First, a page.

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A Goddess in the Book of Mormon


Daniel Peterson

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Have any serious scholars confronted this obvious evidence for the fact that the Book of Mormon is an ancient record? Or do they just put their fingers in their ears and chant "la la la I can't hear you?"

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Have any serious scholars confronted this obvious evidence for the fact that the Book of Mormon is an ancient record? Or do they just put their fingers in their ears and chant "la la la I can't hear you?"

Most, I'm sure, are completely unaware of it and would have to be really persuaded to even bother to take a look.

I did, however, have a fascinating encounter years back with one exceptionally prominent biblical archaeologist who, from what I could tell, was first curious and then essentially put his fingers in his ears and chanted. It was pretty disappointing.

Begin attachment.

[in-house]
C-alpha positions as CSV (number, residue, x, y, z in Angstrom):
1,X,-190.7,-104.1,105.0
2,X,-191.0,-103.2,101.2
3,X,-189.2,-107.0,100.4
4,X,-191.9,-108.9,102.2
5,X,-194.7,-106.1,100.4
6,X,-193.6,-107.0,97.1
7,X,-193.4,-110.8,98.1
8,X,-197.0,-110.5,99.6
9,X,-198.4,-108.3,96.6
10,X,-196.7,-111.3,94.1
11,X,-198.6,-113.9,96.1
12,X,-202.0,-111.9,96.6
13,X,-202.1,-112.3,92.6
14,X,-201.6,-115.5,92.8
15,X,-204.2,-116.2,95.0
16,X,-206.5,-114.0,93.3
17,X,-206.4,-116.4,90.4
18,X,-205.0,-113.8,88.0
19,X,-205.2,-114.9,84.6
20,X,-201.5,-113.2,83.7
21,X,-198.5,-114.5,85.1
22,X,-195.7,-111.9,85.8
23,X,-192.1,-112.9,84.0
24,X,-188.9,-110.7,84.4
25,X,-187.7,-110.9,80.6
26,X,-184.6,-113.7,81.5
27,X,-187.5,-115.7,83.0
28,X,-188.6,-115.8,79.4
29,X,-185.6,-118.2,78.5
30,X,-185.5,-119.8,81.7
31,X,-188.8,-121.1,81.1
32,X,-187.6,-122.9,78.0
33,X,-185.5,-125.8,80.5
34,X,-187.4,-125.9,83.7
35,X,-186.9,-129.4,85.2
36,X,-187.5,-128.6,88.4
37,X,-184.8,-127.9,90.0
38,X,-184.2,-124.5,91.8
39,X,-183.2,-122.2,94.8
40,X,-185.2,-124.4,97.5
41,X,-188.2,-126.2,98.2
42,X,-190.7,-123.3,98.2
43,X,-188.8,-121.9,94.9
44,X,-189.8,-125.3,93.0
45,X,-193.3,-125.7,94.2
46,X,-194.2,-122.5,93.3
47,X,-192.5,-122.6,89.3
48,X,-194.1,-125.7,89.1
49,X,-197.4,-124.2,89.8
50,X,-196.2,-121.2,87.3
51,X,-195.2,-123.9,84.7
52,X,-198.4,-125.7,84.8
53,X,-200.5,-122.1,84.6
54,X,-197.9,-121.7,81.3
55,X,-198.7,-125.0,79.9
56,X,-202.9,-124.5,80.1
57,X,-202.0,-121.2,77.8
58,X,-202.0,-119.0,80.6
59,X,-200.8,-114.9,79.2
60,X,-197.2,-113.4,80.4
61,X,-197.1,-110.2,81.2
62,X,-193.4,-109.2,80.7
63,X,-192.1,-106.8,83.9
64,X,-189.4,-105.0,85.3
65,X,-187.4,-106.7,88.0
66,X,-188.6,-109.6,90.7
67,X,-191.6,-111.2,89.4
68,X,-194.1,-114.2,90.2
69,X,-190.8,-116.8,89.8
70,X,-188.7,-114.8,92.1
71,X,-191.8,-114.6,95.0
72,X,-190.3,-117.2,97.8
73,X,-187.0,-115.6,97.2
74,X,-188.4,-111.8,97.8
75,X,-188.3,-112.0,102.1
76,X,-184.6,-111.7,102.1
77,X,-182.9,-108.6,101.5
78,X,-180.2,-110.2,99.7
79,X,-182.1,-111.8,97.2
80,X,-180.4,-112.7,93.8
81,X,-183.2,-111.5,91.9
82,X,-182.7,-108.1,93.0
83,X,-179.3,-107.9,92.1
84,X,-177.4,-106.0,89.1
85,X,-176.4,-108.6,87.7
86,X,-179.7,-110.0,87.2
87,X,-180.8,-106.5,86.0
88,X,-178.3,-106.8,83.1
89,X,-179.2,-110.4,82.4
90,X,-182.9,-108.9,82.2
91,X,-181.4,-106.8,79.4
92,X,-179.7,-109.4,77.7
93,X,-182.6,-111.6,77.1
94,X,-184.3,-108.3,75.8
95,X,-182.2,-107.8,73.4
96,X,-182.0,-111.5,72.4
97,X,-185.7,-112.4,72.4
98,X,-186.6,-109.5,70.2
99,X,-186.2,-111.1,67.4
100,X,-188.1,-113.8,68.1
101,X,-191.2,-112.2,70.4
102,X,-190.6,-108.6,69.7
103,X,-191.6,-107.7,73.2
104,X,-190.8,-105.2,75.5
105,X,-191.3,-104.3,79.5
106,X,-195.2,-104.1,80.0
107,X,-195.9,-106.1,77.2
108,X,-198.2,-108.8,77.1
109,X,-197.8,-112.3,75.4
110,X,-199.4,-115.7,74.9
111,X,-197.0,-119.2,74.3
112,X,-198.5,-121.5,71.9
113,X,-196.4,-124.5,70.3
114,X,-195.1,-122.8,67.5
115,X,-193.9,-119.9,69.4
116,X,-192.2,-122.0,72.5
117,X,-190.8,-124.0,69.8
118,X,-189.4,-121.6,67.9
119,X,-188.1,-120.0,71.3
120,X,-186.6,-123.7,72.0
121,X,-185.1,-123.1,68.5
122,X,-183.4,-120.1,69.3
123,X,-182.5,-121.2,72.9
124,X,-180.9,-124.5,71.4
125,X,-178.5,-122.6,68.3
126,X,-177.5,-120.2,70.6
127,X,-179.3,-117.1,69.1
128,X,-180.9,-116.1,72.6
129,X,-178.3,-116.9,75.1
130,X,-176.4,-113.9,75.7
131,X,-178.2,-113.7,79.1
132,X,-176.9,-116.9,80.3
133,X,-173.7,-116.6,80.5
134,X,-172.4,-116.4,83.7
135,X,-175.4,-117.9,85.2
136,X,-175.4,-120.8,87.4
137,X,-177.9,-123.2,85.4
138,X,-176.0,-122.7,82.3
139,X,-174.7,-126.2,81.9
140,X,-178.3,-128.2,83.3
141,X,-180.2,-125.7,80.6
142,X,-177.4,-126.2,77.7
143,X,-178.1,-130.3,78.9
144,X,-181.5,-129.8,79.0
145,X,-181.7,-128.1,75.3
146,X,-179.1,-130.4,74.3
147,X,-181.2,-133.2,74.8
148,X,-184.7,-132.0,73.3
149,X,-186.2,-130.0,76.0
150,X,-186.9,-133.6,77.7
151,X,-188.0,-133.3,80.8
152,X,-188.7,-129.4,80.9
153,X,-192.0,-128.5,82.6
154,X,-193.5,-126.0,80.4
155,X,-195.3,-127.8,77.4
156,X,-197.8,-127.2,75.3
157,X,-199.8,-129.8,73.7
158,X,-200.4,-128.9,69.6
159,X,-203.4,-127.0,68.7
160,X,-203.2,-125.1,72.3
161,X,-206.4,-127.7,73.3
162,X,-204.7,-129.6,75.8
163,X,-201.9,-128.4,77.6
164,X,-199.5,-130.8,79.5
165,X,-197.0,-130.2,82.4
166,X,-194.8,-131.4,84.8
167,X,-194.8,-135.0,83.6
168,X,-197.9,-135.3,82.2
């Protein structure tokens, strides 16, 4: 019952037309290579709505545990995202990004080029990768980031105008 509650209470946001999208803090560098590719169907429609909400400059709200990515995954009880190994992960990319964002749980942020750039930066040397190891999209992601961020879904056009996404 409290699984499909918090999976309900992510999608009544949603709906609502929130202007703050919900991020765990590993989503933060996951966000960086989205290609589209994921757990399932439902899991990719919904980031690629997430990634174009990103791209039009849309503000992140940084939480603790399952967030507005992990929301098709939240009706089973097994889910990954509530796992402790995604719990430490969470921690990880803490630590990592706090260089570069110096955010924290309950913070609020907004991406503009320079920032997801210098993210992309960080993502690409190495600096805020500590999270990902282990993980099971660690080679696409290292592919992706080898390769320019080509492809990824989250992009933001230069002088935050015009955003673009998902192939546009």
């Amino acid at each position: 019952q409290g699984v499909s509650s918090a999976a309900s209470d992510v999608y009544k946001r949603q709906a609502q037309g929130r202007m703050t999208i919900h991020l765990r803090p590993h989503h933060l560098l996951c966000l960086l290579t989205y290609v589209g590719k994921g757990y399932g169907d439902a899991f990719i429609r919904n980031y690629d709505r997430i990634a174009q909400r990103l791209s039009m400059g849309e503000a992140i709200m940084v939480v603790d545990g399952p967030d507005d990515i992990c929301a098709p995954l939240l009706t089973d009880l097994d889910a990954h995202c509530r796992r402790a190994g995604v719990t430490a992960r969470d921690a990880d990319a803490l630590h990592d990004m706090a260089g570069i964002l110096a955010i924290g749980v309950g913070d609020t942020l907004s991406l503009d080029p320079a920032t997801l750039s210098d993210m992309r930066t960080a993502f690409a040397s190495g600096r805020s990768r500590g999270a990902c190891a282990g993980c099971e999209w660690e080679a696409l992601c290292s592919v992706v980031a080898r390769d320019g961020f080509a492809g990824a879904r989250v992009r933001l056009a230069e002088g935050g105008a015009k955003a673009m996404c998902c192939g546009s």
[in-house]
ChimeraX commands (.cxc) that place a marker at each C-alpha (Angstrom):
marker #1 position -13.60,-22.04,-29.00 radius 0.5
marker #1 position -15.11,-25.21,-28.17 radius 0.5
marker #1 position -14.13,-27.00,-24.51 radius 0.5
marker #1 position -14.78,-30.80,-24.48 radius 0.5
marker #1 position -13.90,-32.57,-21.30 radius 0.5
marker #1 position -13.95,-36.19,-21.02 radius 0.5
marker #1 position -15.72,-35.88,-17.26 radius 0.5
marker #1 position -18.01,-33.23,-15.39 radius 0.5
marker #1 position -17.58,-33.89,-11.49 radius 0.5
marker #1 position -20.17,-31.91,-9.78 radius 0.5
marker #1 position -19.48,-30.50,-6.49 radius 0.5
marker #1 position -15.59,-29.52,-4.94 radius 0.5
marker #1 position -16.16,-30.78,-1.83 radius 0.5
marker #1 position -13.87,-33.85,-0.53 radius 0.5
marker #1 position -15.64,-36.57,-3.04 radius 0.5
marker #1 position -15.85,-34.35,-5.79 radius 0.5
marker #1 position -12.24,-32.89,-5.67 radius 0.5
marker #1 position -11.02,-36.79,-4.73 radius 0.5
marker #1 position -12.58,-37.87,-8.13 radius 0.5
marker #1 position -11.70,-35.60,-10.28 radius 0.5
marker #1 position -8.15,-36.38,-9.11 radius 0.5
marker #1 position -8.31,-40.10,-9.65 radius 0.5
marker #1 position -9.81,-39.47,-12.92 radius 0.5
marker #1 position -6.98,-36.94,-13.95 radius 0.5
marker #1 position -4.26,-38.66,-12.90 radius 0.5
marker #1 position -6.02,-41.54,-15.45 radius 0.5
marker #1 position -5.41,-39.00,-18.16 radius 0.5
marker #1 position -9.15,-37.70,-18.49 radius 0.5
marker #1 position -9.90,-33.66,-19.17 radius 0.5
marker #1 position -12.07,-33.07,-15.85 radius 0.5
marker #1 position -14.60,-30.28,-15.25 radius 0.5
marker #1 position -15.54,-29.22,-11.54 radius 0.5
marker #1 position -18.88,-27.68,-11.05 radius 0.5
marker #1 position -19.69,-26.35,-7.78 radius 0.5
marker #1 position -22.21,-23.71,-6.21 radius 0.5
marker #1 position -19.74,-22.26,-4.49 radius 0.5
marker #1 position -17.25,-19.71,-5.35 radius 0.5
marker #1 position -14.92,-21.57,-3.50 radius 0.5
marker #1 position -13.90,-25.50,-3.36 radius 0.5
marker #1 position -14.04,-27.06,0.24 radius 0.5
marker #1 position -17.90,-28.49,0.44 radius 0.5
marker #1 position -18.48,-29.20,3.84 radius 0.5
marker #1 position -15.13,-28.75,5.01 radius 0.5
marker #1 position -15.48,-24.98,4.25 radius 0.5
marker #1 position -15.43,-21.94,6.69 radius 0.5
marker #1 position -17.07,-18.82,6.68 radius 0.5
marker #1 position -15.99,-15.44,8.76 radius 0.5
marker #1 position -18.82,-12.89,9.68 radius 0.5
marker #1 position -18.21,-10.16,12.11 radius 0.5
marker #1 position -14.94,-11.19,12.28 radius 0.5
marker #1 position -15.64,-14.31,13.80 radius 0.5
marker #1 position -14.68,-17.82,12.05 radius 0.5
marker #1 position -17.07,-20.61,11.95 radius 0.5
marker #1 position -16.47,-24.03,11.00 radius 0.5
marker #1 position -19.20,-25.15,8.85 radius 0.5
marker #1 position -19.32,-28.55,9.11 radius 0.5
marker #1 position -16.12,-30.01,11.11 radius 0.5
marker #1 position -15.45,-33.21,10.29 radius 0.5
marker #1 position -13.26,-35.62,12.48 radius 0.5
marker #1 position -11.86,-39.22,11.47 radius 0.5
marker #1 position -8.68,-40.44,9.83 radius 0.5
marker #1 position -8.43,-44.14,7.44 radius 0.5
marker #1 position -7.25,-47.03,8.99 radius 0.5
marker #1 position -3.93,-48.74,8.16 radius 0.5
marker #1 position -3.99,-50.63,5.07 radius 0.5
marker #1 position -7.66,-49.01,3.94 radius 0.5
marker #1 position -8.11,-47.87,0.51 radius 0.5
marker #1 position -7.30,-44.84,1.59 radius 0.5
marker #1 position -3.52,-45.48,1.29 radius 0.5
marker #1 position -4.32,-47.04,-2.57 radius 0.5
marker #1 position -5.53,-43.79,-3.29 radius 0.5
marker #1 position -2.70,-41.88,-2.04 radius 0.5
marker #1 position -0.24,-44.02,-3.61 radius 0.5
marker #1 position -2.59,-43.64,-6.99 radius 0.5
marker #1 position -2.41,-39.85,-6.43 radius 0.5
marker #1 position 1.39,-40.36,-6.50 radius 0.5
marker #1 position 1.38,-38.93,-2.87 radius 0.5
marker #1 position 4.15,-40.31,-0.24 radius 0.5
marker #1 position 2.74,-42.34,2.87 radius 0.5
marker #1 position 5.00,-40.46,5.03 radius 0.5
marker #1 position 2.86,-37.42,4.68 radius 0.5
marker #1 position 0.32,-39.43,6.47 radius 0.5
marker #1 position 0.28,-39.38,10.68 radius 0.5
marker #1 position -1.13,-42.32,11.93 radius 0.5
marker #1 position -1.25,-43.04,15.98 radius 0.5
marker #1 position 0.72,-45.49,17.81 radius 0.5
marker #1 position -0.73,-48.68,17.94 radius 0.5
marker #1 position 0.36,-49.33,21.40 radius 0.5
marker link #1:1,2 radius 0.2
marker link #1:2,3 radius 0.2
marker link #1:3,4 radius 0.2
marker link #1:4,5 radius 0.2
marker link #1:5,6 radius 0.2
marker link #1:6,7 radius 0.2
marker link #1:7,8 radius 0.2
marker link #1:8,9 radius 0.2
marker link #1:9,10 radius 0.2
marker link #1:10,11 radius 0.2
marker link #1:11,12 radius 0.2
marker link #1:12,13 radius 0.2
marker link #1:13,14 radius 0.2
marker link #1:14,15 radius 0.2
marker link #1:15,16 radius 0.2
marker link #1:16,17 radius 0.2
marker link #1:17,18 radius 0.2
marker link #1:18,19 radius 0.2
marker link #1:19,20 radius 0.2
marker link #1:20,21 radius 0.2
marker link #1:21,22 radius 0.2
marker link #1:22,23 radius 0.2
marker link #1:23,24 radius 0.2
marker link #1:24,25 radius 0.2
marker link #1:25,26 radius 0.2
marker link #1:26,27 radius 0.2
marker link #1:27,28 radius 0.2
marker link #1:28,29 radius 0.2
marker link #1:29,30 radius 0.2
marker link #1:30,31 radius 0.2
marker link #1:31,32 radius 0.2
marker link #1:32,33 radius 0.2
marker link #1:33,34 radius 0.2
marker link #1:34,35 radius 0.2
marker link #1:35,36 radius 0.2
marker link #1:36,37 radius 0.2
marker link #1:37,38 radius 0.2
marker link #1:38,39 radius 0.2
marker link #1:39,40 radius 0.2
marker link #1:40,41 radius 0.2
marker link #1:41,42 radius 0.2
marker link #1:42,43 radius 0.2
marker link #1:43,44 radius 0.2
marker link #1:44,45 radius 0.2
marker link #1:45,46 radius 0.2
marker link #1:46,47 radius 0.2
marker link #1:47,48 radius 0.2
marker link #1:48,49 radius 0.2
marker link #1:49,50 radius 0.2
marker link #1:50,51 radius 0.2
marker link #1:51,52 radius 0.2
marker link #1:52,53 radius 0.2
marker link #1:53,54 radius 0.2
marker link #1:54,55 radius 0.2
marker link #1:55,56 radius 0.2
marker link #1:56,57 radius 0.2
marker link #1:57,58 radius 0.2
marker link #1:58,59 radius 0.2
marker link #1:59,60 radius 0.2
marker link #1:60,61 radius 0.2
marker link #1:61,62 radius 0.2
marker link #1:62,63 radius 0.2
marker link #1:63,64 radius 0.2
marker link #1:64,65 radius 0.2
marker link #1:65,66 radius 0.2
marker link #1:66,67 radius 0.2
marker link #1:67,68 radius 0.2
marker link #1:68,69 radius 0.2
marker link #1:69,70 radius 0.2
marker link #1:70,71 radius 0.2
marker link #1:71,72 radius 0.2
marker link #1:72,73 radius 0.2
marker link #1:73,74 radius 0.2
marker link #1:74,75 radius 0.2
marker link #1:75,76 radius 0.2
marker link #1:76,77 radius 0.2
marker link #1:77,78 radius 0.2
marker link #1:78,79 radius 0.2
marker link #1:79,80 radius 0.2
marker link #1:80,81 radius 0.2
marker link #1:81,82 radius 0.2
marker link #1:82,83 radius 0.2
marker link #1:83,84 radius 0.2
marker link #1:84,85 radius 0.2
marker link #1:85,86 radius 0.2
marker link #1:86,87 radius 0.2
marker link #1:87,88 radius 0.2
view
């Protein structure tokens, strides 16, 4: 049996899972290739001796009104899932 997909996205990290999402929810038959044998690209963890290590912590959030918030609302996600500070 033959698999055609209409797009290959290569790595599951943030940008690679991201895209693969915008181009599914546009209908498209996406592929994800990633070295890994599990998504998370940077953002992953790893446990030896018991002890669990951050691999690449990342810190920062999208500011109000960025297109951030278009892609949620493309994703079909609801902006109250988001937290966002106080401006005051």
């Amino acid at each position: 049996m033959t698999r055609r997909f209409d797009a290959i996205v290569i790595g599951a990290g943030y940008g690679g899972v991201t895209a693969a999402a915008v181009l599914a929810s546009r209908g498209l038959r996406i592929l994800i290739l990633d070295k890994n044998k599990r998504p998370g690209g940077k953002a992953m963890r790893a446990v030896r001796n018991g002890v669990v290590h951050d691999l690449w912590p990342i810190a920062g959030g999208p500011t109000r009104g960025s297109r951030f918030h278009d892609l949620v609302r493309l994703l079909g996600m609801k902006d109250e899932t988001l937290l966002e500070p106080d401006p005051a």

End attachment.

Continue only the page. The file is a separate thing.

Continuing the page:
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Nice to see this brought up again! But here's an issue that's been bugging me about this. In the article you said, "Recent scholarship, including archaeological finds, has demonstrated that the goddess Asherah, worshiped among Israel's Canaanite neighbors as the wife of the supreme god, El, was also revered by many Israelites as the consort of El(ohim) and the (in some accounts, virginal) mother of his children."